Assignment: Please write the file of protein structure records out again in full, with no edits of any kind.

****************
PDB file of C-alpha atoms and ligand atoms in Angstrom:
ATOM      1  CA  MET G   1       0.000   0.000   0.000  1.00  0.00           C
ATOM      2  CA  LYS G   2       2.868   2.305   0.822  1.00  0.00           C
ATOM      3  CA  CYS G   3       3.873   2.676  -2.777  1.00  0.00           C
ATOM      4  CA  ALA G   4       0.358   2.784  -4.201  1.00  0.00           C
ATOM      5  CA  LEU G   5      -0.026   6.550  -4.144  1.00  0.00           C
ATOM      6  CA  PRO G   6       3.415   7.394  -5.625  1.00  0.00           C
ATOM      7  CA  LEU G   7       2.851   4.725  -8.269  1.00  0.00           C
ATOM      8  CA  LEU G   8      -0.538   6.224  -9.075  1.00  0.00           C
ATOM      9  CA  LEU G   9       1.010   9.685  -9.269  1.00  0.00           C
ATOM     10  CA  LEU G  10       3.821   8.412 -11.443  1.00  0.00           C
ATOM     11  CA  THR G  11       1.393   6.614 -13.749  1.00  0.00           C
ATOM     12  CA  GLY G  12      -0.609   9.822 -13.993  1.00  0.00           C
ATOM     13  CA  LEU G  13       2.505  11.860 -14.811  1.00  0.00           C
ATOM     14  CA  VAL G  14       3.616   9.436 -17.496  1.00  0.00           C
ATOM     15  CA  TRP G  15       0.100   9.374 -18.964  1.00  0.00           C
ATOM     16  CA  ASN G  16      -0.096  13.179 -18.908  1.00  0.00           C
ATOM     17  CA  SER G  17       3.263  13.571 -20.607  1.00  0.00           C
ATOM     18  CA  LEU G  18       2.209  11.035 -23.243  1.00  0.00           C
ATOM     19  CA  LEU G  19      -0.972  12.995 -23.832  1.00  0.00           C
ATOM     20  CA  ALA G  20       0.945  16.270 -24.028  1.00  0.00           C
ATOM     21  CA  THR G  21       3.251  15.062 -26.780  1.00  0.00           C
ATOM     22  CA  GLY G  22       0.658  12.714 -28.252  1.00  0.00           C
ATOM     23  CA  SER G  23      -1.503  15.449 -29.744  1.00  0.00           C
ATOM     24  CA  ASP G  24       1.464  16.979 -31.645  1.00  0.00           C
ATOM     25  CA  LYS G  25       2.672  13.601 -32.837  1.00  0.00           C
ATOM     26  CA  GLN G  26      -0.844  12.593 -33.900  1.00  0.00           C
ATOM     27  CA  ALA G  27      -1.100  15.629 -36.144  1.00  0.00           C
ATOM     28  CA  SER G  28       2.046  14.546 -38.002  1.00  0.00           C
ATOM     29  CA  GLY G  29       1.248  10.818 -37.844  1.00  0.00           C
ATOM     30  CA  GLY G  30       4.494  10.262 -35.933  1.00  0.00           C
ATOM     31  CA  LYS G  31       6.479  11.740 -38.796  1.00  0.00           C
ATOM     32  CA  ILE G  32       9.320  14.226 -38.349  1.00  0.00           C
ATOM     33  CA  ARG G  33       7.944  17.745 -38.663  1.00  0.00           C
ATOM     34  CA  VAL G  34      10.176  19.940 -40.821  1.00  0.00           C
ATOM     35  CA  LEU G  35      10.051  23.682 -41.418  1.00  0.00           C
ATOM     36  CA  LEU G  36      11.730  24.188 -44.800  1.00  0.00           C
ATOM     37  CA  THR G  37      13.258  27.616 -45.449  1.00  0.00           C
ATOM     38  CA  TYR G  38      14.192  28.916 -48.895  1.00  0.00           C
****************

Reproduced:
PDB file of C-alpha atoms and ligand atoms in Angstrom:
ATOM      1  CA  MET G   1       0.000   0.000   0.000  1.00  0.00           C
ATOM      2  CA  LYS G   2       2.868   2.305   0.822  1.00  0.00           C
ATOM      3  CA  CYS G   3       3.873   2.676  -2.777  1.00  0.00           C
ATOM      4  CA  ALA G   4       0.358   2.784  -4.201  1.00  0.00           C
ATOM      5  CA  LEU G   5      -0.026   6.550  -4.144  1.00  0.00           C
ATOM      6  CA  PRO G   6       3.415   7.394  -5.625  1.00  0.00           C
ATOM      7  CA  LEU G   7       2.851   4.725  -8.269  1.00  0.00           C
ATOM      8  CA  LEU G   8      -0.538   6.224  -9.075  1.00  0.00           C
ATOM      9  CA  LEU G   9       1.010   9.685  -9.269  1.00  0.00           C
ATOM     10  CA  LEU G  10       3.821   8.412 -11.443  1.00  0.00           C
ATOM     11  CA  THR G  11       1.393   6.614 -13.749  1.00  0.00           C
ATOM     12  CA  GLY G  12      -0.609   9.822 -13.993  1.00  0.00           C
ATOM     13  CA  LEU G  13       2.505  11.860 -14.811  1.00  0.00           C
ATOM     14  CA  VAL G  14       3.616   9.436 -17.496  1.00  0.00           C
ATOM     15  CA  TRP G  15       0.100   9.374 -18.964  1.00  0.00           C
ATOM     16  CA  ASN G  16      -0.096  13.179 -18.908  1.00  0.00           C
ATOM     17  CA  SER G  17       3.263  13.571 -20.607  1.00  0.00           C
ATOM     18  CA  LEU G  18       2.209  11.035 -23.243  1.00  0.00           C
ATOM     19  CA  LEU G  19      -0.972  12.995 -23.832  1.00  0.00           C
ATOM     20  CA  ALA G  20       0.945  16.270 -24.028  1.00  0.00           C
ATOM     21  CA  THR G  21       3.251  15.062 -26.780  1.00  0.00           C
ATOM     22  CA  GLY G  22       0.658  12.714 -28.252  1.00  0.00           C
ATOM     23  CA  SER G  23      -1.503  15.449 -29.744  1.00  0.00           C
ATOM     24  CA  ASP G  24       1.464  16.979 -31.645  1.00  0.00           C
ATOM     25  CA  LYS G  25       2.672  13.601 -32.837  1.00  0.00           C
ATOM     26  CA  GLN G  26      -0.844  12.593 -33.900  1.00  0.00           C
ATOM     27  CA  ALA G  27      -1.100  15.629 -36.144  1.00  0.00           C
ATOM     28  CA  SER G  28       2.046  14.546 -38.002  1.00  0.00           C
ATOM     29  CA  GLY G  29       1.248  10.818 -37.844  1.00  0.00           C
ATOM     30  CA  GLY G  30       4.494  10.262 -35.933  1.00  0.00           C
ATOM     31  CA  LYS G  31       6.479  11.740 -38.796  1.00  0.00           C
ATOM     32  CA  ILE G  32       9.320  14.226 -38.349  1.00  0.00           C
ATOM     33  CA  ARG G  33       7.944  17.745 -38.663  1.00  0.00           C
ATOM     34  CA  VAL G  34      10.176  19.940 -40.821  1.00  0.00           C
ATOM     35  CA  LEU G  35      10.051  23.682 -41.418  1.00  0.00           C
ATOM     36  CA  LEU G  36      11.730  24.188 -44.800  1.00  0.00           C
ATOM     37  CA  THR G  37      13.258  27.616 -45.449  1.00  0.00           C
ATOM     38  CA  TYR G  38      14.192  28.916 -48.895  1.00  0.00           C